What should worry the civil society is not just the shame the court’s comments bring but also the fact that it gives strength to a government that appears to be unwilling to deal seriously with the ‘horrendous acts of mob lynching’. But with all due respect to the courts might one ask if law alone can curb ‘horrendous’ crimes? Framing a new set of rules seems like an easy way out when cornered with a situation where brutal murder and unspeakable crimes are being committed brazenly.
Six years ago almost the whole of India had reacted in horror and disbelief when a 23-year-old woman, travelling in a bus with a male companion, was not only raped but treated in the most inhuman way possible by the bus crew. She survived her ordeal but succumbed nearly a fortnight later in a Singapore hospital where she was flown by the government.
Following relentless public outcry, backed by Opposition parties, particularly the present ruling party, the Bharatiya Janata Party, which was then in the Opposition, the government hurried through amendment to laws which were supposed to deter sexual crimes against women. The demand for making more stringent laws was indeed deafening.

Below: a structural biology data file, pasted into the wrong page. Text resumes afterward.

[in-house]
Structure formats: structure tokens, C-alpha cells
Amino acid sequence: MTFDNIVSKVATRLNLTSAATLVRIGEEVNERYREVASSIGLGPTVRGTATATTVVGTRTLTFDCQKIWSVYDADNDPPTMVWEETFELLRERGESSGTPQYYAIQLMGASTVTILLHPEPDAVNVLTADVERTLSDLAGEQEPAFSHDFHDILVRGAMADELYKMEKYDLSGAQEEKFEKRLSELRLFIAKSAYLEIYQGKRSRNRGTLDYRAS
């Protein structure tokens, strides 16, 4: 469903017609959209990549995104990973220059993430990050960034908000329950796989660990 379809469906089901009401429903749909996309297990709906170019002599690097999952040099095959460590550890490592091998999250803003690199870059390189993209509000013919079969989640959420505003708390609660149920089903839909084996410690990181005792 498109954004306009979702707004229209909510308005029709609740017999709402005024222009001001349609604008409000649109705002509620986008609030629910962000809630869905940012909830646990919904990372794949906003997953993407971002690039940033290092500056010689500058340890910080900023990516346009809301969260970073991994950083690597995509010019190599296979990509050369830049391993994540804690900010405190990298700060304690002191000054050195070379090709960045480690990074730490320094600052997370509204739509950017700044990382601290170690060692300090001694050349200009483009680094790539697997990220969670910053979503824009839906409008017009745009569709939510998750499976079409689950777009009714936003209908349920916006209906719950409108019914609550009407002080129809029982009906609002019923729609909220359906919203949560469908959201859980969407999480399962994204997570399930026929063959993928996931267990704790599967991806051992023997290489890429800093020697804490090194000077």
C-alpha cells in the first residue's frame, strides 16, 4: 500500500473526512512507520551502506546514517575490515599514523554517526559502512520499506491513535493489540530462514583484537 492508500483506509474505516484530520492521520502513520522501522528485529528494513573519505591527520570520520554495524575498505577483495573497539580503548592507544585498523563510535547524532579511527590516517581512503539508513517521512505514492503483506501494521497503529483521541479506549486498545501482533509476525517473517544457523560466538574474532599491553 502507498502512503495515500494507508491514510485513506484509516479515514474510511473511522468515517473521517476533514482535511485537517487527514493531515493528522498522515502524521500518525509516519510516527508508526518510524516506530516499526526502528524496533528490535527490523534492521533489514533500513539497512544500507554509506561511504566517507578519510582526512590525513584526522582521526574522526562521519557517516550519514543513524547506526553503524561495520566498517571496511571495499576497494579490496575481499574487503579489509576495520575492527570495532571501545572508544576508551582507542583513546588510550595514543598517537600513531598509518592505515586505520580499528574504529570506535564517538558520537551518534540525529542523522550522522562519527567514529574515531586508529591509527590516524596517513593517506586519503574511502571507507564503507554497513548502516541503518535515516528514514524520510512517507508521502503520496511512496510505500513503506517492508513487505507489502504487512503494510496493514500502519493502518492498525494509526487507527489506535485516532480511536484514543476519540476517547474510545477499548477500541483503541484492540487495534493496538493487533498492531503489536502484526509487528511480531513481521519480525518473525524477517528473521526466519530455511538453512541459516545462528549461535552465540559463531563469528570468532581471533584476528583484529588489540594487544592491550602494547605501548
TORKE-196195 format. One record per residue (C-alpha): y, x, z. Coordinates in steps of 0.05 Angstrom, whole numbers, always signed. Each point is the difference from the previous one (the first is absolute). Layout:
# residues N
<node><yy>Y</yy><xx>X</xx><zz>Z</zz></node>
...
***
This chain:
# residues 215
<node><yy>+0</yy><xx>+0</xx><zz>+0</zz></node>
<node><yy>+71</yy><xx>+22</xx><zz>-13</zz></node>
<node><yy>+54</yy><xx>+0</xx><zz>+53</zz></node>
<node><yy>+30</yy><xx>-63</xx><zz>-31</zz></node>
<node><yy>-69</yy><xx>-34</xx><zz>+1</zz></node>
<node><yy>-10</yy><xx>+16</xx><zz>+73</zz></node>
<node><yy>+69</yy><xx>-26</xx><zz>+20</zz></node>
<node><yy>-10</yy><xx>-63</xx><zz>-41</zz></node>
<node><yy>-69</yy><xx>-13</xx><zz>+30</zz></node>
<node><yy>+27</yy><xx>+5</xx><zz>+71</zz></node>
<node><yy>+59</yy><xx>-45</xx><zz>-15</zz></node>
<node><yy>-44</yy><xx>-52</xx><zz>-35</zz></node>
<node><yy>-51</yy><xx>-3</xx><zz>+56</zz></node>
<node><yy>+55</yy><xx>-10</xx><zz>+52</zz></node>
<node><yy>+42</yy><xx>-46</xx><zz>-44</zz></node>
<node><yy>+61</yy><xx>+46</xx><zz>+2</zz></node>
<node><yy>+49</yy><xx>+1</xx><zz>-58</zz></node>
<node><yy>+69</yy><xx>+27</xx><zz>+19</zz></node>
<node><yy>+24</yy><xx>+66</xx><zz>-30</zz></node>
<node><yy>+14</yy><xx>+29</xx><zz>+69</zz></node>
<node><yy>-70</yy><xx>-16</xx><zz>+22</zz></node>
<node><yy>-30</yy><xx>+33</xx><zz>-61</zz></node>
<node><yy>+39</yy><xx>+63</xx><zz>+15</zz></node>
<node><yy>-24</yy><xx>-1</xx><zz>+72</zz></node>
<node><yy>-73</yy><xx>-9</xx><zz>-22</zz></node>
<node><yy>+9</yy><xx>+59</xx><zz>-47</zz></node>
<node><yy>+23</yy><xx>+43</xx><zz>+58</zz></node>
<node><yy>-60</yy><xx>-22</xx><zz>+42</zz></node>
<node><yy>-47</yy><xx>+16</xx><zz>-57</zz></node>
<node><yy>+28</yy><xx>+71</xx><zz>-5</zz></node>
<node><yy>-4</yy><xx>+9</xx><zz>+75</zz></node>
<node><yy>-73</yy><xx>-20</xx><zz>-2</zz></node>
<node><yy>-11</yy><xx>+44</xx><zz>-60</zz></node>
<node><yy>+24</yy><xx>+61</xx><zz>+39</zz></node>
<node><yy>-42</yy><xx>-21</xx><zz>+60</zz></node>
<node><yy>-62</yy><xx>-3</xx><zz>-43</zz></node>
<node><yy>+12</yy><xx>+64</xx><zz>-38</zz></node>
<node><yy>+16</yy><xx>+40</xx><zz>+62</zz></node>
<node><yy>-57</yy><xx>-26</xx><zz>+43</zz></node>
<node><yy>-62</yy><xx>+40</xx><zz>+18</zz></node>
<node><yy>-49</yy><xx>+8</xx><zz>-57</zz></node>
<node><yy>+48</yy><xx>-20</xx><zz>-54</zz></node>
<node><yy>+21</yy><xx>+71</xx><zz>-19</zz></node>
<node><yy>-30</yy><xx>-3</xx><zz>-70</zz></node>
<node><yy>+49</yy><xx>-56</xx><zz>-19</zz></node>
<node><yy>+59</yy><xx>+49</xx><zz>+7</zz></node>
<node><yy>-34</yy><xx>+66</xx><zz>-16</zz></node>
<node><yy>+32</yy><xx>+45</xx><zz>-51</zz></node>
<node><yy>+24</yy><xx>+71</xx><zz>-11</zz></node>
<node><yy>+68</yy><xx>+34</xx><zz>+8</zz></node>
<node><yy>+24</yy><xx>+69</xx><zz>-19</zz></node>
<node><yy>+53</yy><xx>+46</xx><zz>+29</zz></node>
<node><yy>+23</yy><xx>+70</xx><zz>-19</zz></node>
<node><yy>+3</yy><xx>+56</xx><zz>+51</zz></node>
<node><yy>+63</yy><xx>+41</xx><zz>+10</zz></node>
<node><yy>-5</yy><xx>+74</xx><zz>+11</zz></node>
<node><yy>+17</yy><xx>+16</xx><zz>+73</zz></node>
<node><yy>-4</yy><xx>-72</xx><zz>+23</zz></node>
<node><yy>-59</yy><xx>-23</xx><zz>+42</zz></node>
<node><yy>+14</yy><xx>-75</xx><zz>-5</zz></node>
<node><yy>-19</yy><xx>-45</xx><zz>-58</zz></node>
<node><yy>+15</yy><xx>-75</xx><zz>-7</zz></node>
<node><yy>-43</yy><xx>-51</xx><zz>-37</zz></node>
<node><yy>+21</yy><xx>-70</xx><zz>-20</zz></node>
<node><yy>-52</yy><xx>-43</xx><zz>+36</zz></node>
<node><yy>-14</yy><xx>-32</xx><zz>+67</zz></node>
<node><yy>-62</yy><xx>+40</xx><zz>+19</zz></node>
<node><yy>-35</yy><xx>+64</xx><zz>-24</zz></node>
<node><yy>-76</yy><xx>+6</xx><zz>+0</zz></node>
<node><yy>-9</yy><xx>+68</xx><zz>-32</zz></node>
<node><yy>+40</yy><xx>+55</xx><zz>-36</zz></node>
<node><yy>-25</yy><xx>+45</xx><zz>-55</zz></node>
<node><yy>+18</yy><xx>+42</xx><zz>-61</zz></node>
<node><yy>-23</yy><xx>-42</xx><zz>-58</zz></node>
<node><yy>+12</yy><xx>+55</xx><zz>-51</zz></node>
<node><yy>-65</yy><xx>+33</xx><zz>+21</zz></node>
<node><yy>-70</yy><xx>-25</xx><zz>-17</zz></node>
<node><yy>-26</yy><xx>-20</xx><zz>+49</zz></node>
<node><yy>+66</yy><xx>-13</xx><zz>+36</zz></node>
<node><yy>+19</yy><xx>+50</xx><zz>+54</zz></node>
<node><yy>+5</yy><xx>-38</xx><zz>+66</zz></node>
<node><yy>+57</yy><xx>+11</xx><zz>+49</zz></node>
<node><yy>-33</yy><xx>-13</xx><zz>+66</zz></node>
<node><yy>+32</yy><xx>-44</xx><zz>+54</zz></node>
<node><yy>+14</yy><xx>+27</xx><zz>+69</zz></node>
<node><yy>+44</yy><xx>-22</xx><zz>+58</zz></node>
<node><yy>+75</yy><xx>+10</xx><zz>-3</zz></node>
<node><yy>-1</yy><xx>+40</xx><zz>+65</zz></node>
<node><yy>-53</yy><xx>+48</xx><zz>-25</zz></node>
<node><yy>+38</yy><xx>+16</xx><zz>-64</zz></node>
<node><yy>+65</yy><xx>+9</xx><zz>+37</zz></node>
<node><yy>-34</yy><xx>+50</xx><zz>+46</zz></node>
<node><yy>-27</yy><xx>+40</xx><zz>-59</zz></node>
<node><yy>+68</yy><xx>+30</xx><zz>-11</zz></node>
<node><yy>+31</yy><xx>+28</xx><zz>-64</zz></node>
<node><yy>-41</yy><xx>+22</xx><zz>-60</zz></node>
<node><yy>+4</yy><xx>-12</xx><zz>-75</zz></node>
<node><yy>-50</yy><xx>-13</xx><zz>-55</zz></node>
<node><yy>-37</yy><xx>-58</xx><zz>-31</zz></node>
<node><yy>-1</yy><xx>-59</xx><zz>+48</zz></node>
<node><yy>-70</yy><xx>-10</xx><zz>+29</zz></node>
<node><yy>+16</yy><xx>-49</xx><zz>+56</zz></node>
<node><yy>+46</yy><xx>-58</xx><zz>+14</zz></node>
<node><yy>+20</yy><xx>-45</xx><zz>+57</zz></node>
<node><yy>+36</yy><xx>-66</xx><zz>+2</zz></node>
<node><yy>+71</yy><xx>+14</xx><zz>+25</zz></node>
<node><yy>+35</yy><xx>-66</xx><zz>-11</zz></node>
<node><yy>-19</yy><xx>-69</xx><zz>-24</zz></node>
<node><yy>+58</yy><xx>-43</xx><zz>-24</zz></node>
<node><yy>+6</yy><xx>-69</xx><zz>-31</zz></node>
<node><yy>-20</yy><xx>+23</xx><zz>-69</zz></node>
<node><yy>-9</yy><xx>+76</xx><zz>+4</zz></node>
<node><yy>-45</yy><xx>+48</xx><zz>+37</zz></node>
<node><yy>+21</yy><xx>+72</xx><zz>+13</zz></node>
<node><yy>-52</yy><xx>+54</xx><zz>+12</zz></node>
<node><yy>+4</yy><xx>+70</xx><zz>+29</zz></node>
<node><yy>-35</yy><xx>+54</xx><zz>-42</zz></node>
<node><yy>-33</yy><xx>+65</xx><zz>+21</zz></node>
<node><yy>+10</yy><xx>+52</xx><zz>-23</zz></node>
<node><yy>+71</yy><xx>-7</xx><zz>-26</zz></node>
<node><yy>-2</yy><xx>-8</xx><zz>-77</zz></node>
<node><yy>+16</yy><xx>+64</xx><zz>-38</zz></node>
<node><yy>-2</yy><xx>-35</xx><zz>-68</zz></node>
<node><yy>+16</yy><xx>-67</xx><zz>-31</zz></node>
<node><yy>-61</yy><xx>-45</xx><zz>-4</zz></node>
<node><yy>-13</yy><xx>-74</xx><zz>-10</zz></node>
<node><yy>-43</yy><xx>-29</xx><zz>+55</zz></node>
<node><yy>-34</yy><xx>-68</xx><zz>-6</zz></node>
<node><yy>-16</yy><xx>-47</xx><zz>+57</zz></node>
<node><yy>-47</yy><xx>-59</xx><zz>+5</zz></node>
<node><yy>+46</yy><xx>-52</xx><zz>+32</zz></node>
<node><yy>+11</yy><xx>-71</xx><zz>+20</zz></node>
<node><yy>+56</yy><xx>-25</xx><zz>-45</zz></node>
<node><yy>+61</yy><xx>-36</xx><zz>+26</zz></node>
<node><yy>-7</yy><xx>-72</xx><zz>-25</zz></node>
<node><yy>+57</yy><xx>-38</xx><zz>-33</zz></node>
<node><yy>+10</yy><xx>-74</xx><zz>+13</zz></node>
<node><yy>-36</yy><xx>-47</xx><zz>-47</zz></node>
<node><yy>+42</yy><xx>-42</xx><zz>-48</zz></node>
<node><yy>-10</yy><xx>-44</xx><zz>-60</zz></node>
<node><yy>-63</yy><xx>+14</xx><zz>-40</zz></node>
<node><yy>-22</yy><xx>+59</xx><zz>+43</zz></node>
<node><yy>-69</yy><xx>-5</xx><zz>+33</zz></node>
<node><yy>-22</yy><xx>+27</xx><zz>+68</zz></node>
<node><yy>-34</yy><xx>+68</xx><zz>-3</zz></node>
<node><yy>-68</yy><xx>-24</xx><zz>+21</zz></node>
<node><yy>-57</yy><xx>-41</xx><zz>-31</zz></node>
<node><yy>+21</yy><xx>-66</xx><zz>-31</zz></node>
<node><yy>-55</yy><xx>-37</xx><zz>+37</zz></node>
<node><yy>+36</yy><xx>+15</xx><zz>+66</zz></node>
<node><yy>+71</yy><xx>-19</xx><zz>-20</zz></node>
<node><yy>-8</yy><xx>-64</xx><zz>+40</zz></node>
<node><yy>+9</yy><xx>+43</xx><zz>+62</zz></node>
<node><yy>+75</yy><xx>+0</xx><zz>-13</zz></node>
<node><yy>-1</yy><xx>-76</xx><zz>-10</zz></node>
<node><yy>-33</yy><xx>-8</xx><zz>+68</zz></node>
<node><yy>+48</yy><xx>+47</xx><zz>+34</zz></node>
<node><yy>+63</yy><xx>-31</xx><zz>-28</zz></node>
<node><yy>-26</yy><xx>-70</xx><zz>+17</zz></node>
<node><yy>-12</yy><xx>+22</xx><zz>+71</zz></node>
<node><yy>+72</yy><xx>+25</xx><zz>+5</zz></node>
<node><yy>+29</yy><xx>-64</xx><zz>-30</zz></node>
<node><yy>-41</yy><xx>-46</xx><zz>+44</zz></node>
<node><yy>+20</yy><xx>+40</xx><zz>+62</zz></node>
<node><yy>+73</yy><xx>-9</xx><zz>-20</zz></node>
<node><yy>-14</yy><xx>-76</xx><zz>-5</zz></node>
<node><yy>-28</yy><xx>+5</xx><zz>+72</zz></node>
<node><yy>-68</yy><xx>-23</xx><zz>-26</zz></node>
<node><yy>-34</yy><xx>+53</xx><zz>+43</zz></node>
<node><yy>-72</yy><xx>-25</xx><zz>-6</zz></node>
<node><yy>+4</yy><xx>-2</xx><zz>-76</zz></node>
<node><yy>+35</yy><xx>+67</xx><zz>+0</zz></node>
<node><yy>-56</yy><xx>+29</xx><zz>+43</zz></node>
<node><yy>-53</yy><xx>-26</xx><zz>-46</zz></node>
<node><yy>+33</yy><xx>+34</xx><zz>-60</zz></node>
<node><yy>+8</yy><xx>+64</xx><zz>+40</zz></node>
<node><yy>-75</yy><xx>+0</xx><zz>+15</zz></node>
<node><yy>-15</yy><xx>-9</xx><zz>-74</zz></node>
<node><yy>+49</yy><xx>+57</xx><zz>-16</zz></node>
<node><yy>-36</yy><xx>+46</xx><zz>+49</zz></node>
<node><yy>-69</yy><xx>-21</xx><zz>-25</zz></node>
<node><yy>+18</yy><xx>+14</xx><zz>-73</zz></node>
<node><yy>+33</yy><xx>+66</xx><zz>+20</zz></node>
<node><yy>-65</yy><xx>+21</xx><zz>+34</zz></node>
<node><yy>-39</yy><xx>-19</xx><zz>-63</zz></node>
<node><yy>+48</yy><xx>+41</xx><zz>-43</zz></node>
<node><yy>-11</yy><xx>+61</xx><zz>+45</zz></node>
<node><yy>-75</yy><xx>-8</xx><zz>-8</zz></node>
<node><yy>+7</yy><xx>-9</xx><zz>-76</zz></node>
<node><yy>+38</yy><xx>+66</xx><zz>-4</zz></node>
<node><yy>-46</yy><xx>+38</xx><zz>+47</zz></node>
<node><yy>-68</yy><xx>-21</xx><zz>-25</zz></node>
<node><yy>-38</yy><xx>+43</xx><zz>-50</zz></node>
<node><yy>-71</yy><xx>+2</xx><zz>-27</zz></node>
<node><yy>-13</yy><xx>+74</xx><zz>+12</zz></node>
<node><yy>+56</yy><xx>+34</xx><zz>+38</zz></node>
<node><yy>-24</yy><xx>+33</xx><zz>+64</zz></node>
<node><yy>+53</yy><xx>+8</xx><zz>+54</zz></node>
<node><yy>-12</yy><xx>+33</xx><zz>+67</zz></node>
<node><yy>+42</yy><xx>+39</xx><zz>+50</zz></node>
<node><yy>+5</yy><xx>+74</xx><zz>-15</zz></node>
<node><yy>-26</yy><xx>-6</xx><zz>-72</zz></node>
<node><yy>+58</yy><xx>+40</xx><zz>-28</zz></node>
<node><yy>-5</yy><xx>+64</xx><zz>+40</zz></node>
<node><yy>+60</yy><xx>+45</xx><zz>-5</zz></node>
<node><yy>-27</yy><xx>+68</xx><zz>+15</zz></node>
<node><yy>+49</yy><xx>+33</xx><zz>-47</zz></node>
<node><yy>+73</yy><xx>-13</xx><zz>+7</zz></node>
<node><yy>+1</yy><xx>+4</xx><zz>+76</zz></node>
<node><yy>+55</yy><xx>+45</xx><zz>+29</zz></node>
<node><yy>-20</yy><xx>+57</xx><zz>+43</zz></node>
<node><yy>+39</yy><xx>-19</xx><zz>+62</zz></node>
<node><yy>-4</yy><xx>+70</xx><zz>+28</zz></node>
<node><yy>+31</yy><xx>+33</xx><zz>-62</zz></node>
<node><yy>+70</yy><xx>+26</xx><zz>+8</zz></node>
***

The vocal power and the vociferous expression of horror witnessed then has not been seen since although the degree of ‘horrendous’ crimes has, instead of abating, shot up significantly with victims confined to not just women preyed upon by the lust of the depraved but also members of certain communities whose suffering was on account of their eating habits, religious beliefs and avocation which some sections allegedly find objectionable.
How will another set of laws or making the present ones more punishing bring the desired results? There is a significant factor now that makes it doubtful that the ghastly crimes the court had spoken about will come down, much less be eliminated. The kind of crimes that the court had in mind is being committed by groups who have an obvious connection with the ruling dispensation.